253. Jamming time
In classical Greece, two notions of time were recognized: kairos and chronos. Chronos is sequential time, or what Bergson called spatial time: dots on a line. Kairos is the ‘opportune moment’, the effective thing to do at precisely that moment. It is adapting to circumstances as they arise, grasping opportunities when they arise. It entails a veering away from the plan, disturbing the programme, in taking advantage of contingent circumstances. Improvisation.
I wonder if Kairos is perhaps related to Bergson’s notion of duration.
Recently, I attended a presentation by the ‘Kyteman’ (Colin Benders), a young Dutch musician and band leader in the area of HipHop. He decided to get away from playing according to a fixed, prior composition. There, he explained, players are focused on themselves, fitting their contribution into the composition. The music consists of parallel voices each going their own set paths.
He opted for jamming, where players are intent upon each other as they improvise, adjusting or integrating novelty, in an unpredictable unfolding.
It is not without any order. Prior to playing some themes are proposed, and modes of mutual adaptation and integration. Kyteman stands in front, like a conductor, eliciting entries and exits, mutes and blasts.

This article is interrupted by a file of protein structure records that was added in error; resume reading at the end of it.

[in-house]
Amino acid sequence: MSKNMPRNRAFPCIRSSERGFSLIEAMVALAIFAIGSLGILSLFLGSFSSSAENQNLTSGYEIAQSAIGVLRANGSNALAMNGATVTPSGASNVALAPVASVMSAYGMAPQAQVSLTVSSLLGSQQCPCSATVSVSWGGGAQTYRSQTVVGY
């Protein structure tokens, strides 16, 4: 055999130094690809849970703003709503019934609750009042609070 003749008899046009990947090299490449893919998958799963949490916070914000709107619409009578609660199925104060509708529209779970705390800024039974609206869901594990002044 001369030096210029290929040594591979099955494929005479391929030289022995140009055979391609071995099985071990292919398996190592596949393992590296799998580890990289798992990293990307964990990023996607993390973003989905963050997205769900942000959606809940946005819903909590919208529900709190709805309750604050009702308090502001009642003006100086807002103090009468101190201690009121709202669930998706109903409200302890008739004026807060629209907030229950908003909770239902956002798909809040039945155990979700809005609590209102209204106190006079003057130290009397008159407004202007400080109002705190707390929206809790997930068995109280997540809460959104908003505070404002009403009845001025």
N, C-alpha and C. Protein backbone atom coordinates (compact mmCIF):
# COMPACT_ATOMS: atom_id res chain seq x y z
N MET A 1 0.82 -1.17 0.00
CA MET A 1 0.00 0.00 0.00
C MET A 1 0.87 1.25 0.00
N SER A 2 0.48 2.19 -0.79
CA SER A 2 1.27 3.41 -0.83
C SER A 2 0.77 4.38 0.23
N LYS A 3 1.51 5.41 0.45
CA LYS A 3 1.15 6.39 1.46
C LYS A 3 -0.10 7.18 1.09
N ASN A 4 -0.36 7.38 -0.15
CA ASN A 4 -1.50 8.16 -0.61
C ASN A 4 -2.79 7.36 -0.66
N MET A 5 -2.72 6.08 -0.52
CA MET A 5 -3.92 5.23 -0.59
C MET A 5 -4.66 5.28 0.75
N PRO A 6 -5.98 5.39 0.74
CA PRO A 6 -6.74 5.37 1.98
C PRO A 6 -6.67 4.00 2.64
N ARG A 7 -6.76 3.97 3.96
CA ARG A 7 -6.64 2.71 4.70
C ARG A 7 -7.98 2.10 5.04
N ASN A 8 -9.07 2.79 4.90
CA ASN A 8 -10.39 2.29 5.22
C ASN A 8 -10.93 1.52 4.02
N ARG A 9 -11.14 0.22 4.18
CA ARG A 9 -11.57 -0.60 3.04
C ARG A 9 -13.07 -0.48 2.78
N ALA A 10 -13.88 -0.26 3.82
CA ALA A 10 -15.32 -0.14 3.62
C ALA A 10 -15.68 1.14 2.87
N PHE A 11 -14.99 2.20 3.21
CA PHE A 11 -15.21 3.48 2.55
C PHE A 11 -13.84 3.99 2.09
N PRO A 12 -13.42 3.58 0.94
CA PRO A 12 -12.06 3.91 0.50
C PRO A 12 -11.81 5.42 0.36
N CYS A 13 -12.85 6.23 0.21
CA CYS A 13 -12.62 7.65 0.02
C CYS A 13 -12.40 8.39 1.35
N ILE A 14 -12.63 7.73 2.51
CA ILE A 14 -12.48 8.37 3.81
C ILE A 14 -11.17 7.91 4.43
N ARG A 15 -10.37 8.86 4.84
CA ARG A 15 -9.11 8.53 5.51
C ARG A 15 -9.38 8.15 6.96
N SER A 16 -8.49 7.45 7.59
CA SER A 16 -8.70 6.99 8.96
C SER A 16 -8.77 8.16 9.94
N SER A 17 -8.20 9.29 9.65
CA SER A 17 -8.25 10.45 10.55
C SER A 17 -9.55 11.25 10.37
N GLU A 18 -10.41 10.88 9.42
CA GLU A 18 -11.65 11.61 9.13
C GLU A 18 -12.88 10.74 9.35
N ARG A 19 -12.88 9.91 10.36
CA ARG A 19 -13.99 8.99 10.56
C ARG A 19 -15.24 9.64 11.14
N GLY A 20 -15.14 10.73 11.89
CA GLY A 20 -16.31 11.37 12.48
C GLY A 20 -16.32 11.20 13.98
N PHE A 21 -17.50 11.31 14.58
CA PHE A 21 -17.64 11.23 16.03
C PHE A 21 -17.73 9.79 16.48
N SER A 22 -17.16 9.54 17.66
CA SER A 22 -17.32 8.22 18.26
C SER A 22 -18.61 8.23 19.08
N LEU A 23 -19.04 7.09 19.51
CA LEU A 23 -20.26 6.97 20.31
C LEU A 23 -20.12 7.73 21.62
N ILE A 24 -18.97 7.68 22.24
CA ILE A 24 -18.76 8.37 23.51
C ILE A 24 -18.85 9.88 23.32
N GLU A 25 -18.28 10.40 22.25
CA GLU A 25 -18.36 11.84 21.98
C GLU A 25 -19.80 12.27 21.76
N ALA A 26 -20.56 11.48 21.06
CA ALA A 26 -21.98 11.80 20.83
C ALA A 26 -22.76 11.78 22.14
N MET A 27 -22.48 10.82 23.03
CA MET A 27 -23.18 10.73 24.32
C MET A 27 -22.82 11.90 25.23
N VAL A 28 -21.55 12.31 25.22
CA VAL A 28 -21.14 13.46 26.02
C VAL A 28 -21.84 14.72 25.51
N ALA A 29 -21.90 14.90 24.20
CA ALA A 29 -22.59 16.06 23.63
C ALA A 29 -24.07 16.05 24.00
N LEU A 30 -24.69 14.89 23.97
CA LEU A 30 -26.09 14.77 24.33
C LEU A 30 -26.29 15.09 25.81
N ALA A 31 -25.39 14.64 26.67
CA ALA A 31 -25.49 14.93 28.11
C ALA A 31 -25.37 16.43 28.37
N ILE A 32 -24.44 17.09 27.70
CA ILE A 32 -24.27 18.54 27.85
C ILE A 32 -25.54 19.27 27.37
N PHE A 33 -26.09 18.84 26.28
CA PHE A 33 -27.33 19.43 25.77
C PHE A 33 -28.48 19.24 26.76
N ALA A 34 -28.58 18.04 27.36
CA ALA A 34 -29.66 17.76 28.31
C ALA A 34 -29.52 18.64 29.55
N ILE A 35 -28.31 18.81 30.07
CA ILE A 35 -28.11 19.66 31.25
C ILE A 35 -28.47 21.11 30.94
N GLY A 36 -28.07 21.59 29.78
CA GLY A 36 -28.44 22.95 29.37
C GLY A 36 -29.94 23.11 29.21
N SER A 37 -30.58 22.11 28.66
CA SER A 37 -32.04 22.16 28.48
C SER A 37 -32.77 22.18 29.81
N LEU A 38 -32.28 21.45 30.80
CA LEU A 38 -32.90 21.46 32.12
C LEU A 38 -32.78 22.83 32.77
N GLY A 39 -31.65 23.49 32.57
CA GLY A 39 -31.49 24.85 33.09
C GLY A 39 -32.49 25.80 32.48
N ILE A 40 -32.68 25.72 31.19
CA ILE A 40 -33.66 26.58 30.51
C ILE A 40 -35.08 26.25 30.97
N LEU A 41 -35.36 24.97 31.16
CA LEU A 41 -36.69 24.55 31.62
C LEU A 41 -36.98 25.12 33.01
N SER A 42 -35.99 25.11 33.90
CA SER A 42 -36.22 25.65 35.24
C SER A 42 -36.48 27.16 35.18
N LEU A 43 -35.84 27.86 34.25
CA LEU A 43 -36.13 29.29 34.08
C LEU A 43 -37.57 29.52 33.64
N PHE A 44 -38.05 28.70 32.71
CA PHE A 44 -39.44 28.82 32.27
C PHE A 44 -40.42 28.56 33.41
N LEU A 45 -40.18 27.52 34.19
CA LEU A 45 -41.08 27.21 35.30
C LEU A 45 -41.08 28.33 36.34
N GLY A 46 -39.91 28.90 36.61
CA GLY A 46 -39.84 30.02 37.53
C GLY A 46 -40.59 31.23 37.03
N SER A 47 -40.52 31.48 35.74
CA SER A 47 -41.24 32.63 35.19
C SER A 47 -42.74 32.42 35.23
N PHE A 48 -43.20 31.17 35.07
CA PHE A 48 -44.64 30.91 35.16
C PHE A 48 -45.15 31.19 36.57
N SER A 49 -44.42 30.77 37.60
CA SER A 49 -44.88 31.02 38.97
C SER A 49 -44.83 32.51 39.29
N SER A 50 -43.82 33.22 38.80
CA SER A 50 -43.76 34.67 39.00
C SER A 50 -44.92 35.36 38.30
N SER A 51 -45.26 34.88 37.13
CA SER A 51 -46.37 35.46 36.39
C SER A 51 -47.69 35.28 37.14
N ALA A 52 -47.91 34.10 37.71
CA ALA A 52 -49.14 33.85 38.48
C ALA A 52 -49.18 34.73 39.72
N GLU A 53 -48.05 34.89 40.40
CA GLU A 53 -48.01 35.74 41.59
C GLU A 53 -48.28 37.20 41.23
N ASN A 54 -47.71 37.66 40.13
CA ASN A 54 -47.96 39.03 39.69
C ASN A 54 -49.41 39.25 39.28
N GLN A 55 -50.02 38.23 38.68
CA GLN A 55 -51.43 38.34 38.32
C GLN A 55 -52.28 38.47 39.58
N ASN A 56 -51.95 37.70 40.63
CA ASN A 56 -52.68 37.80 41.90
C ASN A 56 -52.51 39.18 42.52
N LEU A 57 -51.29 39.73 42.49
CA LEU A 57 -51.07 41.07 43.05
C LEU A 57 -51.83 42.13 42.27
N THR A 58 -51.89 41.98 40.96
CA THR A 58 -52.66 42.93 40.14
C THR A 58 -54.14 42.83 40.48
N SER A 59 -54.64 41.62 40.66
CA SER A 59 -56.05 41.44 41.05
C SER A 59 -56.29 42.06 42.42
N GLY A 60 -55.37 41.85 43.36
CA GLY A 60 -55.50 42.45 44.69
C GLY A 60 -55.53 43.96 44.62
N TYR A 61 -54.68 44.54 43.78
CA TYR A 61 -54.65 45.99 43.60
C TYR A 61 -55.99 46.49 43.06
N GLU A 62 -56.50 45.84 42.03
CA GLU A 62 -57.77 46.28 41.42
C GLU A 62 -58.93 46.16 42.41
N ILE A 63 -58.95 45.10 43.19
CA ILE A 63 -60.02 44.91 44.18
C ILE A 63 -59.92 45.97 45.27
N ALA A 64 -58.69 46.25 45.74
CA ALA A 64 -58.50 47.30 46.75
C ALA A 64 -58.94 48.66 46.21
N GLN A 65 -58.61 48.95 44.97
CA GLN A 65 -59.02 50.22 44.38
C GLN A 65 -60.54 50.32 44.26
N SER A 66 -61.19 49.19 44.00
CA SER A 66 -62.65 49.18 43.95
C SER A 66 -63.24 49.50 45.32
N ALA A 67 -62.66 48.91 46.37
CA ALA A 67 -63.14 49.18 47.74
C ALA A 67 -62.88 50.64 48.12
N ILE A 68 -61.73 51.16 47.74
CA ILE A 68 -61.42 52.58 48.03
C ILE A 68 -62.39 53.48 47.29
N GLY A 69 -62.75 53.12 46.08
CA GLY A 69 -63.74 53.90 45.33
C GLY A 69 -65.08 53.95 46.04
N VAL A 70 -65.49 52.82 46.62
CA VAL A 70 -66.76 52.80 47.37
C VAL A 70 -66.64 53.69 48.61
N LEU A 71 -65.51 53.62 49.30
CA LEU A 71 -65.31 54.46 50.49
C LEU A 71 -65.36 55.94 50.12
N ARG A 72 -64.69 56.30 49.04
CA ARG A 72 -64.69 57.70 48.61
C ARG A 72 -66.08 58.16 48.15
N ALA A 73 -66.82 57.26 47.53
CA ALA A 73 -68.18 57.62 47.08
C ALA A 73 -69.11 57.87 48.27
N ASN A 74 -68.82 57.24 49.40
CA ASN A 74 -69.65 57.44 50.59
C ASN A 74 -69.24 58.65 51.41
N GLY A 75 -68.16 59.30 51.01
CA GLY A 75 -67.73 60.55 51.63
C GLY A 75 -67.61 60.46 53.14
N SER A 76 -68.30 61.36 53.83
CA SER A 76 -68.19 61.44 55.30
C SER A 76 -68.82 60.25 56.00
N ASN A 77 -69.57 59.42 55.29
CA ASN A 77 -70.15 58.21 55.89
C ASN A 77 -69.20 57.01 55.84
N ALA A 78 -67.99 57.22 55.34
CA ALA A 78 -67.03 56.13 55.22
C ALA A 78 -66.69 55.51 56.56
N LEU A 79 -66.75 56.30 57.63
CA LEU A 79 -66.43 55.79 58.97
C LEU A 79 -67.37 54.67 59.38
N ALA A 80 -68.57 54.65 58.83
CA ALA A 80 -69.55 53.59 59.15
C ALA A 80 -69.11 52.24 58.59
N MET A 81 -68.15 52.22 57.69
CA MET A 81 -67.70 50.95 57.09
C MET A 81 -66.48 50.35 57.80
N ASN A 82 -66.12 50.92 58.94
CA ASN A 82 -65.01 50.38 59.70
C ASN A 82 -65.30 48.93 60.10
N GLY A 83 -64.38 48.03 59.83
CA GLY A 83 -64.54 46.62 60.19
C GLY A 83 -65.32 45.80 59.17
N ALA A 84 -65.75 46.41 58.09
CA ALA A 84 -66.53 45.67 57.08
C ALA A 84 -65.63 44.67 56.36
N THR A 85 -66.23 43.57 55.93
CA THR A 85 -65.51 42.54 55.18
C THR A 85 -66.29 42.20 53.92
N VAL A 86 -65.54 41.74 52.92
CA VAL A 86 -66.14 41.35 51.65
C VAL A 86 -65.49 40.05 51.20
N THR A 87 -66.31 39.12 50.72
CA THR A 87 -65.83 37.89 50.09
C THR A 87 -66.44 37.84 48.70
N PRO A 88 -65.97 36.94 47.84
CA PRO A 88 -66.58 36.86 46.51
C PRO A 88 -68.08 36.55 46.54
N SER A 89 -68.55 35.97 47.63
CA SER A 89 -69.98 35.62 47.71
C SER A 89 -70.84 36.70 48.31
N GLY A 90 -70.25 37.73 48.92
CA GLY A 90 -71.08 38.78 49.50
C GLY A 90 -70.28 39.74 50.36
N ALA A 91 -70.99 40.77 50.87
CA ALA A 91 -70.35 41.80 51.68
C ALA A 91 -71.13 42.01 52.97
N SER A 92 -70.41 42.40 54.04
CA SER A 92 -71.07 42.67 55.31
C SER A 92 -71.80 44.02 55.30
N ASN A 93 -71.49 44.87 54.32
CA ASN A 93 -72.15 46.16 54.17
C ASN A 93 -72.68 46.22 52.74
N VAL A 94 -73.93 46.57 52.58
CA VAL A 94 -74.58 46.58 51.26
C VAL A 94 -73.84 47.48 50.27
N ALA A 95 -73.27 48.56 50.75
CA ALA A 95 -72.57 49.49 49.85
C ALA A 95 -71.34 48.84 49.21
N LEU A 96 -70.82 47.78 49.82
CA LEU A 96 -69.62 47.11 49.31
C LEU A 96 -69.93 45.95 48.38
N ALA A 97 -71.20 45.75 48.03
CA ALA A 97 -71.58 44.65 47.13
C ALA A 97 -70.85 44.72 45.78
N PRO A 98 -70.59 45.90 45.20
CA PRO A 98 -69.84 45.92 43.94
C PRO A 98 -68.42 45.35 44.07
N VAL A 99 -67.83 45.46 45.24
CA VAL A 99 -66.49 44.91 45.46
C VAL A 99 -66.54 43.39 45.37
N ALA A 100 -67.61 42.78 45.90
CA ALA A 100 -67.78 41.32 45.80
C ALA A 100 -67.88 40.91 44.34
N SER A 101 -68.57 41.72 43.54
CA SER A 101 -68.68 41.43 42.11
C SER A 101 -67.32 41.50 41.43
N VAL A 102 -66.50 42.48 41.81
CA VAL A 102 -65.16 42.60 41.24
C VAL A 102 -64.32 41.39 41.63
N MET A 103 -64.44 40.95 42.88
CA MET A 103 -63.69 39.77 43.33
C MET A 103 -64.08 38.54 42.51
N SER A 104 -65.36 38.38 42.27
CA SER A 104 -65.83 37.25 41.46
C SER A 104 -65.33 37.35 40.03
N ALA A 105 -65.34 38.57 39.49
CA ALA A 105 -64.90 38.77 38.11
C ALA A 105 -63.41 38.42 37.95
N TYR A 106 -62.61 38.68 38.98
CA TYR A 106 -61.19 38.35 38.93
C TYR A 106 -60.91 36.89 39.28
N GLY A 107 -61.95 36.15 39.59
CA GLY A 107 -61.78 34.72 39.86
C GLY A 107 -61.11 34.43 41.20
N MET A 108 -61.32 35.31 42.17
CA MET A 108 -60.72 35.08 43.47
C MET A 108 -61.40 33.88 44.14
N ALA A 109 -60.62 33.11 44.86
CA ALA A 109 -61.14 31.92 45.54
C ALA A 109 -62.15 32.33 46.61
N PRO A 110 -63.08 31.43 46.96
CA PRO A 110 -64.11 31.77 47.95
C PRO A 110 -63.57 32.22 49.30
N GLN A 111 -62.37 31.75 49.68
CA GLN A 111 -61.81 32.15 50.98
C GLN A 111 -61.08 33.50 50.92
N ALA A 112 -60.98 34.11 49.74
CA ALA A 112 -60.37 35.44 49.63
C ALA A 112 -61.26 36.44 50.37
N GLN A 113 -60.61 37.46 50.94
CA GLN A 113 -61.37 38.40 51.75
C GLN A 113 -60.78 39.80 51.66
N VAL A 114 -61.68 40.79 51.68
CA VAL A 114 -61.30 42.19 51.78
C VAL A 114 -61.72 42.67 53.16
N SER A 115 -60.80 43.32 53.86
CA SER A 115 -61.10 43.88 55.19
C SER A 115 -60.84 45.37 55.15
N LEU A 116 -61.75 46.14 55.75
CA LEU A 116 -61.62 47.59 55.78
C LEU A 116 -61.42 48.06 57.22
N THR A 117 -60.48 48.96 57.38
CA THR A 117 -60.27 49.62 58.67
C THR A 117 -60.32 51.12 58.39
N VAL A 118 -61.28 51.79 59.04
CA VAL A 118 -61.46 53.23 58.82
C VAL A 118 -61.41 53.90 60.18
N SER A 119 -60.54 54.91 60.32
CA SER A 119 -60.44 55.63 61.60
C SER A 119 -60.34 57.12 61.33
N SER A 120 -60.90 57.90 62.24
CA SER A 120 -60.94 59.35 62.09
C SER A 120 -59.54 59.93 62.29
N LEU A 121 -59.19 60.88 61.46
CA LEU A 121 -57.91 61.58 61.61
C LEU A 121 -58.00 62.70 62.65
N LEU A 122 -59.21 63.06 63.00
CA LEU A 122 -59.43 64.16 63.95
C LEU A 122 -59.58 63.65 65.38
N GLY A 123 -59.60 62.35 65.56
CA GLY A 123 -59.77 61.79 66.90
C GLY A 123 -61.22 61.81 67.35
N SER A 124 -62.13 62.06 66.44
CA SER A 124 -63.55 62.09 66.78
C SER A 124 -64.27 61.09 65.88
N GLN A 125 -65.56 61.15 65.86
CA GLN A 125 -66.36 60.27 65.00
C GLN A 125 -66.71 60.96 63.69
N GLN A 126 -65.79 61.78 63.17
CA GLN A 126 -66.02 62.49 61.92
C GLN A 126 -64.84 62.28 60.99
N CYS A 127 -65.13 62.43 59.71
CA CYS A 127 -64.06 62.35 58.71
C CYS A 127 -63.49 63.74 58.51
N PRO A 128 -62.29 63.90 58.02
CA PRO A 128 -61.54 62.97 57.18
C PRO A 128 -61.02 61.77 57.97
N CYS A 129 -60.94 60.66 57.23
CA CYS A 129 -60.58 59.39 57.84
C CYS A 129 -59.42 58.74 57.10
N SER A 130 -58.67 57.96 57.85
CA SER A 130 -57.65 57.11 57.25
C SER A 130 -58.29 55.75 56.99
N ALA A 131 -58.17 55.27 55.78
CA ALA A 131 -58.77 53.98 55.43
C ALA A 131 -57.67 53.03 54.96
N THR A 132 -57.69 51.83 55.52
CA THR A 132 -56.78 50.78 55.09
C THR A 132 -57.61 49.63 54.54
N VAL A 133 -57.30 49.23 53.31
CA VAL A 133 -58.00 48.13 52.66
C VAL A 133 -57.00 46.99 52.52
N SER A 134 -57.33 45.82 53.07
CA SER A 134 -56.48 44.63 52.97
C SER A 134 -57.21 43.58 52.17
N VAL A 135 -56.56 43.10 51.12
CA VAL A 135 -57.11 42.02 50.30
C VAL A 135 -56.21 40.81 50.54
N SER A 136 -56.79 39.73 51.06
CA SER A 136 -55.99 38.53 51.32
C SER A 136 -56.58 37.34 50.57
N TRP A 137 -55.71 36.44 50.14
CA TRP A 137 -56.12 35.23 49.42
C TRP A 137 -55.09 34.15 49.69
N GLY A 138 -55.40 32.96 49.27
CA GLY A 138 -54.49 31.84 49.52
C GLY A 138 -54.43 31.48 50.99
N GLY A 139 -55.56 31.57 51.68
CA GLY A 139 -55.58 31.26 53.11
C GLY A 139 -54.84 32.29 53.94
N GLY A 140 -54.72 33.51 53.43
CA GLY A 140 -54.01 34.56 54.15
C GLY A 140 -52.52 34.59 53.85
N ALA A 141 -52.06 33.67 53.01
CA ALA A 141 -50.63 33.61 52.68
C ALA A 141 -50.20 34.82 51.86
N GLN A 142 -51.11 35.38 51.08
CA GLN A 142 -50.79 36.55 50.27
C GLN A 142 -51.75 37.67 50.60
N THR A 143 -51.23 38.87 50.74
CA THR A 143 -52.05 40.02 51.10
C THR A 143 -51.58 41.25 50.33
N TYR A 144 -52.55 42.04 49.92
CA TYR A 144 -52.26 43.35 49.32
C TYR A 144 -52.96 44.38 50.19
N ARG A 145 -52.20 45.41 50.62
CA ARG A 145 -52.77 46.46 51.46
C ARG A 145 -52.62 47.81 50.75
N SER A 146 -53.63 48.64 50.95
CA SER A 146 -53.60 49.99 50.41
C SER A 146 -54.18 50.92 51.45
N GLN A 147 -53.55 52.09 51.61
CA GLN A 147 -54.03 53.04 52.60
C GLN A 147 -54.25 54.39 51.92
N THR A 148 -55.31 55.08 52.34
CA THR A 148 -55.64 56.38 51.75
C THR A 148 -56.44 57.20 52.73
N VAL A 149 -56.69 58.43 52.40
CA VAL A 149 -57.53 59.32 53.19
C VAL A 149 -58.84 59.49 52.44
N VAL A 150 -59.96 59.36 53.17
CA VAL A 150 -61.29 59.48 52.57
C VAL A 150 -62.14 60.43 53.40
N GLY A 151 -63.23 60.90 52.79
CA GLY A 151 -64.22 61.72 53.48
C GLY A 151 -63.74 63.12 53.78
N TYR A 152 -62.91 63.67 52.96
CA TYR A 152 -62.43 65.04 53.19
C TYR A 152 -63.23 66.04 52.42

Perhaps this is related to the opposition between Chronos and Kairos: with Chronos being associated with a preset order of composition, and Kairos with jamming.
Is Bergsonian duration like jamming?
This is associated, I think, with what Lévy-Strauss called bricolage, tinkering, which I used to characterize what entrepreneurs do: they have some initial sense of direction but bend it or veer off in a different direction on the occasion of unforeseeable obstacles and novel opportunities (item 41 in this blog). I think it also happens to artists, say poets and painters, as they find themselves proceeding in directions they did not foresee, pulled along with a sense of ‘flow’.
Perhaps this also connects with the notion of serendipity: finding something by happenstance, not as part of any programme, not sought for. It seems to fall out of the blue, but it happens only to the prepared mind, building on a store of mental repertoires that can be triggered and connected to produce novelty, in subconscious association.